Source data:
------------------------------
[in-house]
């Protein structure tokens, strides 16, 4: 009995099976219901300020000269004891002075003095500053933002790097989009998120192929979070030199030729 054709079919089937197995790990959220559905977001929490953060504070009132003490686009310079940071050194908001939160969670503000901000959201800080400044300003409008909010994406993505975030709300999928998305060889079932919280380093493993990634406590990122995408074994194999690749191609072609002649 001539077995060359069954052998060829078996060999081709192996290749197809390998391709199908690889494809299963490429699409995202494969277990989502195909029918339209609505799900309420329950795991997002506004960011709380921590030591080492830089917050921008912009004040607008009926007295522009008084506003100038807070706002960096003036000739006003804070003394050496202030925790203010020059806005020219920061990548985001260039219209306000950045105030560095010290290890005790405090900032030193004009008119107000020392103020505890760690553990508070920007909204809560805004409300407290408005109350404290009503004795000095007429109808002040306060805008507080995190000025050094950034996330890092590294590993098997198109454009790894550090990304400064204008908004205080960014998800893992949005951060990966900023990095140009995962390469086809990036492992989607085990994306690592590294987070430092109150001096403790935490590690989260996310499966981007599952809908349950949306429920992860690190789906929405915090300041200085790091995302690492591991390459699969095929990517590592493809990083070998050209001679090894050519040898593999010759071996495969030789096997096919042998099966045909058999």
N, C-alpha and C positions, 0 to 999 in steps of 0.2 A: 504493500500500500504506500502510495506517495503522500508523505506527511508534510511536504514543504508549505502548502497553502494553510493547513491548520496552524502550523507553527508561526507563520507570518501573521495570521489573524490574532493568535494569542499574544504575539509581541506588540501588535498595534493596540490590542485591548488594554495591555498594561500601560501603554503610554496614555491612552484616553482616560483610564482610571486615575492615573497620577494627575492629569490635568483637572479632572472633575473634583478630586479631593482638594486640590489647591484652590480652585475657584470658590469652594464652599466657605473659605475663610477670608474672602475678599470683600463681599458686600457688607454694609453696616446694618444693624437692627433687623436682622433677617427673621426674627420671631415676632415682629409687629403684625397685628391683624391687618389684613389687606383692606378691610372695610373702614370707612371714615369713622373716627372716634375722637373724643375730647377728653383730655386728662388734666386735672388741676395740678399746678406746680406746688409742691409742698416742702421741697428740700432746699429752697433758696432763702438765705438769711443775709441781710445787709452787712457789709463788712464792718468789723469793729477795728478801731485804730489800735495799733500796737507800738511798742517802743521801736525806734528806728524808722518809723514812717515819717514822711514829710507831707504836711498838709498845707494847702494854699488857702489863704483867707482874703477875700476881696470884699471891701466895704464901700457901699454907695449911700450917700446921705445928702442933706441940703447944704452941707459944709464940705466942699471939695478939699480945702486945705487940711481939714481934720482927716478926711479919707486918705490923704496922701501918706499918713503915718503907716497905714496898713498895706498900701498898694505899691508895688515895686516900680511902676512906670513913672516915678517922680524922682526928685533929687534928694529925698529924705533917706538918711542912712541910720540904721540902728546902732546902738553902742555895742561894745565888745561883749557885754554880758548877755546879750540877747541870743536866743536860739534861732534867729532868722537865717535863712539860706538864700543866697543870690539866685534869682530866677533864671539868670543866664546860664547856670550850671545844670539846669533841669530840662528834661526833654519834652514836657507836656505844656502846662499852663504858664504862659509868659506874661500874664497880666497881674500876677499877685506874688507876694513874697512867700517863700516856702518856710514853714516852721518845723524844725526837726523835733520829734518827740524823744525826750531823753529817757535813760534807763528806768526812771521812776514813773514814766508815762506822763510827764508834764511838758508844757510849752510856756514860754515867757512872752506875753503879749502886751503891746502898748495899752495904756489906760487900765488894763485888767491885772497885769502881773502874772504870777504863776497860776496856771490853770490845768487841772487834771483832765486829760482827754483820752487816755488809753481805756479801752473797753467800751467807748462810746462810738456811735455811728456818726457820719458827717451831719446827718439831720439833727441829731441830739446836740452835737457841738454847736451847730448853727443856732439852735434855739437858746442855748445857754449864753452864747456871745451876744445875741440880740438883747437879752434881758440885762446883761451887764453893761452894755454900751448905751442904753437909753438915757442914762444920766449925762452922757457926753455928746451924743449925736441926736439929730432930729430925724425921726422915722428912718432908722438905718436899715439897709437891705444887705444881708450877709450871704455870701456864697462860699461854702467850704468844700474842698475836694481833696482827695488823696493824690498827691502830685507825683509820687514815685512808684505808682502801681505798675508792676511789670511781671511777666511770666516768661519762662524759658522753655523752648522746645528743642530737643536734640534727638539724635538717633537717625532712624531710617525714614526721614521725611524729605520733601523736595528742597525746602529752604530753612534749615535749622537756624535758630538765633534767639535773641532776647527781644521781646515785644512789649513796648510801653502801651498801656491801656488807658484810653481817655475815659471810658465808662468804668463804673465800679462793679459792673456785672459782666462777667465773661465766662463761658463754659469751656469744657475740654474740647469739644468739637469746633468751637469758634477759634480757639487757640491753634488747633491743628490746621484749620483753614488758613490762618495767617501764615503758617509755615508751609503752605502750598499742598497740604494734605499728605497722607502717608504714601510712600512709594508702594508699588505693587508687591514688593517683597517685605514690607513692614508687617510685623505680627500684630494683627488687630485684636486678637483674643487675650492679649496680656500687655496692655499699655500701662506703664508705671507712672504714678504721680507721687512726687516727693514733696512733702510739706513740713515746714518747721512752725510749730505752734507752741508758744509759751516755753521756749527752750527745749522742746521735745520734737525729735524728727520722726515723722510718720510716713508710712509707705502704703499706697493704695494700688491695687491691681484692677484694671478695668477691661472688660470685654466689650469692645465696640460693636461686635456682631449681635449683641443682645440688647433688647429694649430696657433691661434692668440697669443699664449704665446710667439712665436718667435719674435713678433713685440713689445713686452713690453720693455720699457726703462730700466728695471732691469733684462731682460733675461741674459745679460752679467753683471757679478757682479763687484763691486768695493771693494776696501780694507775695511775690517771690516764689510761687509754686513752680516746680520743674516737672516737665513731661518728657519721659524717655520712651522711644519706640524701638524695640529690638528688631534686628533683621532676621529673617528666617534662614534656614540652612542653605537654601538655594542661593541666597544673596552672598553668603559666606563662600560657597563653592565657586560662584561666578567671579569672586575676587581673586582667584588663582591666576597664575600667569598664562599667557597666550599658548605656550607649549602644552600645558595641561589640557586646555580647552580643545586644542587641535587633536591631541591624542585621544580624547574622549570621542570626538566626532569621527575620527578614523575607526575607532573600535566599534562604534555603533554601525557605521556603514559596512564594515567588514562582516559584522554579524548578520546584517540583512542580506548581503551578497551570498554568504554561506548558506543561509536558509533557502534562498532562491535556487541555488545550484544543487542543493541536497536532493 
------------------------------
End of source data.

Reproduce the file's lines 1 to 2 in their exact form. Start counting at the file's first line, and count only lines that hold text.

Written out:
[in-house]
């Protein structure tokens, strides 16, 4: 009995099976219901300020000269004891002075003095500053933002790097989009998120192929979070030199030729 054709079919089937197995790990959220559905977001929490953060504070009132003490686009310079940071050194908001939160969670503000901000959201800080400044300003409008909010994406993505975030709300999928998305060889079932919280380093493993990634406590990122995408074994194999690749191609072609002649 001539077995060359069954052998060829078996060999081709192996290749197809390998391709199908690889494809299963490429699409995202494969277990989502195909029918339209609505799900309420329950795991997002506004960011709380921590030591080492830089917050921008912009004040607008009926007295522009008084506003100038807070706002960096003036000739006003804070003394050496202030925790203010020059806005020219920061990548985001260039219209306000950045105030560095010290290890005790405090900032030193004009008119107000020392103020505890760690553990508070920007909204809560805004409300407290408005109350404290009503004795000095007429109808002040306060805008507080995190000025050094950034996330890092590294590993098997198109454009790894550090990304400064204008908004205080960014998800893992949005951060990966900023990095140009995962390469086809990036492992989607085990994306690592590294987070430092109150001096403790935490590690989260996310499966981007599952809908349950949306429920992860690190789906929405915090300041200085790091995302690492591991390459699969095929990517590592493809990083070998050209001679090894050519040898593999010759071996495969030789096997096919042998099966045909058999």